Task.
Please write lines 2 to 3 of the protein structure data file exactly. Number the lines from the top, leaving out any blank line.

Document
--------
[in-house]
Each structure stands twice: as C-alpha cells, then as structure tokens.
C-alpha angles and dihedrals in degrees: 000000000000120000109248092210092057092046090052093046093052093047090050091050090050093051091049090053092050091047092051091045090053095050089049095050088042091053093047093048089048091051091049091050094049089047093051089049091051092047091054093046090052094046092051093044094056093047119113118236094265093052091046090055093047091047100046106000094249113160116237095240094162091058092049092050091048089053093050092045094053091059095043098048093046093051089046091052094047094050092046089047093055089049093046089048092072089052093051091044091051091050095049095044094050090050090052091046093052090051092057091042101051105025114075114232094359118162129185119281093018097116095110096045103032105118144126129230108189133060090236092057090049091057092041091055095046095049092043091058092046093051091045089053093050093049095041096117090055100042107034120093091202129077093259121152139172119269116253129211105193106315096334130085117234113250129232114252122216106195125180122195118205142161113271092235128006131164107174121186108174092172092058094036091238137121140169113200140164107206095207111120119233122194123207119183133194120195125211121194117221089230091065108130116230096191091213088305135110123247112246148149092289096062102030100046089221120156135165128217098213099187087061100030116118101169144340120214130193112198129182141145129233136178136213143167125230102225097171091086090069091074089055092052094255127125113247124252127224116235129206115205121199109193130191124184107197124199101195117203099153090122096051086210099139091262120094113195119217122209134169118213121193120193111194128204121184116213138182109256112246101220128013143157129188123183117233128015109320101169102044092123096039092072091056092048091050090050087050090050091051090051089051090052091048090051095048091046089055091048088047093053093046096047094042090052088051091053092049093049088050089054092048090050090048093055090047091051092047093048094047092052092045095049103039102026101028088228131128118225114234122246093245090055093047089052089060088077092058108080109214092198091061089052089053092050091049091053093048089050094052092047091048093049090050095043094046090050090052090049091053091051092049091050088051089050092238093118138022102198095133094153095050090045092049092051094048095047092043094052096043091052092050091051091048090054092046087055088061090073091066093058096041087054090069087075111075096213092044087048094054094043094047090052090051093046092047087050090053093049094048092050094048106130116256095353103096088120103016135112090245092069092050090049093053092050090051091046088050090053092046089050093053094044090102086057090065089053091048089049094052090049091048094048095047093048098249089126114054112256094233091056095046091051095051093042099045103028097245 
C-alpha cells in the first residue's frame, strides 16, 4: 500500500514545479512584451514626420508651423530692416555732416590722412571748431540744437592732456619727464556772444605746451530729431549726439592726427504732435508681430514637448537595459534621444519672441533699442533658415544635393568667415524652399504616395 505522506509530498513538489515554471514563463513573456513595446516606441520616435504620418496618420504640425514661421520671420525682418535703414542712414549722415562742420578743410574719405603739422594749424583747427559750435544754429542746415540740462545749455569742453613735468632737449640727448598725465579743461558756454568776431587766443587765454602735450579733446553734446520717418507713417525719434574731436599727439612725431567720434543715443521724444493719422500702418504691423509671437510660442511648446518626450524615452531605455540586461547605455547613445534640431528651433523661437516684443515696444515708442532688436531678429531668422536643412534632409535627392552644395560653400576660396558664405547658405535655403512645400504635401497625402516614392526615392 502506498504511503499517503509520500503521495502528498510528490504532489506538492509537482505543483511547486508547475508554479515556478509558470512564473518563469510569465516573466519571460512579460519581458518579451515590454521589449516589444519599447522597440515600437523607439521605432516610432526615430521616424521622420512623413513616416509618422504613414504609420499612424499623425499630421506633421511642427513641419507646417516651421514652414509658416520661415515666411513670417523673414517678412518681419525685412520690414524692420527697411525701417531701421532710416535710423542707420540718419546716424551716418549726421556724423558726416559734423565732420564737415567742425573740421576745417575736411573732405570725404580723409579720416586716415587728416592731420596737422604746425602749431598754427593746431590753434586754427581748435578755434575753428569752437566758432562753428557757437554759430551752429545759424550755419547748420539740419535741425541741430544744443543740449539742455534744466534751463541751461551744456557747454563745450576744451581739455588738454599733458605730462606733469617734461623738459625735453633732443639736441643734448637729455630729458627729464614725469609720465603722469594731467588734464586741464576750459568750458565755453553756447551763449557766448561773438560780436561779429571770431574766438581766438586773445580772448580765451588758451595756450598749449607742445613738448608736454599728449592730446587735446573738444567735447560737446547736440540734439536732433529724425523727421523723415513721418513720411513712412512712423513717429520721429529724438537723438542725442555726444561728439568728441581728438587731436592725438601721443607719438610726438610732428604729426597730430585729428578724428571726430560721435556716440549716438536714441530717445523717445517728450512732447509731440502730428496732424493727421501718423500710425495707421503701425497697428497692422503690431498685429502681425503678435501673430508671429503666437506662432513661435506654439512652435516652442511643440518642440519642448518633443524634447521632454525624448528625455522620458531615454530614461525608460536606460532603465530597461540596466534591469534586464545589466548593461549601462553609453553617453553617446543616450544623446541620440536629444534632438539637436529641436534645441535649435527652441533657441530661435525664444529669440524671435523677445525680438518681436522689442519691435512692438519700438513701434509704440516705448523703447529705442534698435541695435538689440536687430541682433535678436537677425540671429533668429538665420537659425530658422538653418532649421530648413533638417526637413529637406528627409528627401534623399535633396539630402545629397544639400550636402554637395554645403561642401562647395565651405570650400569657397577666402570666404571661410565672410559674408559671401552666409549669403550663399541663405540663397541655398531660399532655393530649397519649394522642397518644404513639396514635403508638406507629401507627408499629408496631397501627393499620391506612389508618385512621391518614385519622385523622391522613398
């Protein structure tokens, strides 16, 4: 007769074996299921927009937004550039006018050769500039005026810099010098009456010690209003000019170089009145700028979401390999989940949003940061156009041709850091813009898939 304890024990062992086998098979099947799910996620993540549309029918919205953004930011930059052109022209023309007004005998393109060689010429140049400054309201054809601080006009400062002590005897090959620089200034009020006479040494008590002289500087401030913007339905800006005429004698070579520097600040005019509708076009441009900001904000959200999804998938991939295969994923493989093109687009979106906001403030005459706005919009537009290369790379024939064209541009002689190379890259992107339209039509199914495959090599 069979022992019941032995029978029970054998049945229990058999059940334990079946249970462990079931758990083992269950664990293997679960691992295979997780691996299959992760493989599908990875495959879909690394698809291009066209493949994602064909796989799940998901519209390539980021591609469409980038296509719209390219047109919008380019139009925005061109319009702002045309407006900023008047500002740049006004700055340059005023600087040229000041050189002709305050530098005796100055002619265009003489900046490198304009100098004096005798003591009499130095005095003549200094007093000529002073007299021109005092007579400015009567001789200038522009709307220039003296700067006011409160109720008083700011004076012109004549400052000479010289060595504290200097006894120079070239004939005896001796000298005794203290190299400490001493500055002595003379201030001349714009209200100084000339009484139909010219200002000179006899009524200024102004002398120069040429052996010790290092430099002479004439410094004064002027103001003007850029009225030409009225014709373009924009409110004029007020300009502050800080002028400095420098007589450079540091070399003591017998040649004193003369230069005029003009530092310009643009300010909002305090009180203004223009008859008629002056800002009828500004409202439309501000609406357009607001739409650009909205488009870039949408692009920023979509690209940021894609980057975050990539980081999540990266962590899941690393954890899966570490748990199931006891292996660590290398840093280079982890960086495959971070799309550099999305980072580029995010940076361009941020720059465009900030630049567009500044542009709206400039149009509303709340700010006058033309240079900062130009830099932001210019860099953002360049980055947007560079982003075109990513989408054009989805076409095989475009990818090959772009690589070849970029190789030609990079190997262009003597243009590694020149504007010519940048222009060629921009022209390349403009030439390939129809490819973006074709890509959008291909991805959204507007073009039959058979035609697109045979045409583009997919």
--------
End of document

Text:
Each structure stands twice: as C-alpha cells, then as structure tokens.
C-alpha angles and dihedrals in degrees: 000000000000120000109248092210092057092046090052093046093052093047090050091050090050093051091049090053092050091047092051091045090053095050089049095050088042091053093047093048089048091051091049091050094049089047093051089049091051092047091054093046090052094046092051093044094056093047119113118236094265093052091046090055093047091047100046106000094249113160116237095240094162091058092049092050091048089053093050092045094053091059095043098048093046093051089046091052094047094050092046089047093055089049093046089048092072089052093051091044091051091050095049095044094050090050090052091046093052090051092057091042101051105025114075114232094359118162129185119281093018097116095110096045103032105118144126129230108189133060090236092057090049091057092041091055095046095049092043091058092046093051091045089053093050093049095041096117090055100042107034120093091202129077093259121152139172119269116253129211105193106315096334130085117234113250129232114252122216106195125180122195118205142161113271092235128006131164107174121186108174092172092058094036091238137121140169113200140164107206095207111120119233122194123207119183133194120195125211121194117221089230091065108130116230096191091213088305135110123247112246148149092289096062102030100046089221120156135165128217098213099187087061100030116118101169144340120214130193112198129182141145129233136178136213143167125230102225097171091086090069091074089055092052094255127125113247124252127224116235129206115205121199109193130191124184107197124199101195117203099153090122096051086210099139091262120094113195119217122209134169118213121193120193111194128204121184116213138182109256112246101220128013143157129188123183117233128015109320101169102044092123096039092072091056092048091050090050087050090050091051090051089051090052091048090051095048091046089055091048088047093053093046096047094042090052088051091053092049093049088050089054092048090050090048093055090047091051092047093048094047092052092045095049103039102026101028088228131128118225114234122246093245090055093047089052089060088077092058108080109214092198091061089052089053092050091049091053093048089050094052092047091048093049090050095043094046090050090052090049091053091051092049091050088051089050092238093118138022102198095133094153095050090045092049092051094048095047092043094052096043091052092050091051091048090054092046087055088061090073091066093058096041087054090069087075111075096213092044087048094054094043094047090052090051093046092047087050090053093049094048092050094048106130116256095353103096088120103016135112090245092069092050090049093053092050090051091046088050090053092046089050093053094044090102086057090065089053091048089049094052090049091048094048095047093048098249089126114054112256094233091056095046091051095051093042099045103028097245 